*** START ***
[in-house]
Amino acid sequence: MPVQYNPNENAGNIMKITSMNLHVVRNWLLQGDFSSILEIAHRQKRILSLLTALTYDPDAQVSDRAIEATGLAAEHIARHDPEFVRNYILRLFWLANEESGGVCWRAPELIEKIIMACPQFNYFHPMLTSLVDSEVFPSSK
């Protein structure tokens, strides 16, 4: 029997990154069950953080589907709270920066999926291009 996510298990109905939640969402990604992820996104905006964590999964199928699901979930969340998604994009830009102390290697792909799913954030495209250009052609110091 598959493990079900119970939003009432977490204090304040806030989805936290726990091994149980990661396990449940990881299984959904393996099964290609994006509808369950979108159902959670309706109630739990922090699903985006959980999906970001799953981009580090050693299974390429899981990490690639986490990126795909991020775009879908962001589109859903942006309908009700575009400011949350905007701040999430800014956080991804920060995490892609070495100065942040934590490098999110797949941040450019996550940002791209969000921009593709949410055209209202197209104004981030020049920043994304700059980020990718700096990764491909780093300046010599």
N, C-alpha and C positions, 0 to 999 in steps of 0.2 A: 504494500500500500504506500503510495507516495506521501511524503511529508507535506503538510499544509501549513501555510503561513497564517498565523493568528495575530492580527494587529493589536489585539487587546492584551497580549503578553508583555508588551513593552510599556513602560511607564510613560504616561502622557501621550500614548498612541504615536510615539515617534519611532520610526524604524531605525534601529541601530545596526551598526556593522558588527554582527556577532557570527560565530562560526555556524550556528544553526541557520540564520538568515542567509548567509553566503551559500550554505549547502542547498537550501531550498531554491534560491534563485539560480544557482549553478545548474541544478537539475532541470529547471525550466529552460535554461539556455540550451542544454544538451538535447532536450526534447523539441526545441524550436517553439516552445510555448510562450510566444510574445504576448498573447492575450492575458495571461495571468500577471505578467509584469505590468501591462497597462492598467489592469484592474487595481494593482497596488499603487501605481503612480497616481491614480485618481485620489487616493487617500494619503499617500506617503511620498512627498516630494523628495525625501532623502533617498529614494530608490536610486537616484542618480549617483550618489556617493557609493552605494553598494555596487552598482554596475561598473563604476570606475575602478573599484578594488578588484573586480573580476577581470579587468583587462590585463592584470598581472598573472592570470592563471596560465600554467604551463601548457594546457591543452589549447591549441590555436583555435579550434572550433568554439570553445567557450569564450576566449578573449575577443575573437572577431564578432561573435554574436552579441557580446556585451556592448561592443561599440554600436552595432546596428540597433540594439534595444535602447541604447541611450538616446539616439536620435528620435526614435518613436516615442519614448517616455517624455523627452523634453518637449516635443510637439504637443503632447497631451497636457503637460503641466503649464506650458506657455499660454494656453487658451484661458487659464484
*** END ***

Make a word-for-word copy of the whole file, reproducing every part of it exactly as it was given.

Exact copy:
[in-house]
Amino acid sequence: MPVQYNPNENAGNIMKITSMNLHVVRNWLLQGDFSSILEIAHRQKRILSLLTALTYDPDAQVSDRAIEATGLAAEHIARHDPEFVRNYILRLFWLANEESGGVCWRAPELIEKIIMACPQFNYFHPMLTSLVDSEVFPSSK
């Protein structure tokens, strides 16, 4: 029997990154069950953080589907709270920066999926291009 996510298990109905939640969402990604992820996104905006964590999964199928699901979930969340998604994009830009102390290697792909799913954030495209250009052609110091 598959493990079900119970939003009432977490204090304040806030989805936290726990091994149980990661396990449940990881299984959904393996099964290609994006509808369950979108159902959670309706109630739990922090699903985006959980999906970001799953981009580090050693299974390429899981990490690639986490990126795909991020775009879908962001589109859903942006309908009700575009400011949350905007701040999430800014956080991804920060995490892609070495100065942040934590490098999110797949941040450019996550940002791209969000921009593709949410055209209202197209104004981030020049920043994304700059980020990718700096990764491909780093300046010599």
N, C-alpha and C positions, 0 to 999 in steps of 0.2 A: 504494500500500500504506500503510495507516495506521501511524503511529508507535506503538510499544509501549513501555510503561513497564517498565523493568528495575530492580527494587529493589536489585539487587546492584551497580549503578553508583555508588551513593552510599556513602560511607564510613560504616561502622557501621550500614548498612541504615536510615539515617534519611532520610526524604524531605525534601529541601530545596526551598526556593522558588527554582527556577532557570527560565530562560526555556524550556528544553526541557520540564520538568515542567509548567509553566503551559500550554505549547502542547498537550501531550498531554491534560491534563485539560480544557482549553478545548474541544478537539475532541470529547471525550466529552460535554461539556455540550451542544454544538451538535447532536450526534447523539441526545441524550436517553439516552445510555448510562450510566444510574445504576448498573447492575450492575458495571461495571468500577471505578467509584469505590468501591462497597462492598467489592469484592474487595481494593482497596488499603487501605481503612480497616481491614480485618481485620489487616493487617500494619503499617500506617503511620498512627498516630494523628495525625501532623502533617498529614494530608490536610486537616484542618480549617483550618489556617493557609493552605494553598494555596487552598482554596475561598473563604476570606475575602478573599484578594488578588484573586480573580476577581470579587468583587462590585463592584470598581472598573472592570470592563471596560465600554467604551463601548457594546457591543452589549447591549441590555436583555435579550434572550433568554439570553445567557450569564450576566449578573449575577443575573437572577431564578432561573435554574436552579441557580446556585451556592448561592443561599440554600436552595432546596428540597433540594439534595444535602447541604447541611450538616446539616439536620435528620435526614435518613436516615442519614448517616455517624455523627452523634453518637449516635443510637439504637443503632447497631451497636457503637460503641466503649464506650458506657455499660454494656453487658451484661458487659464484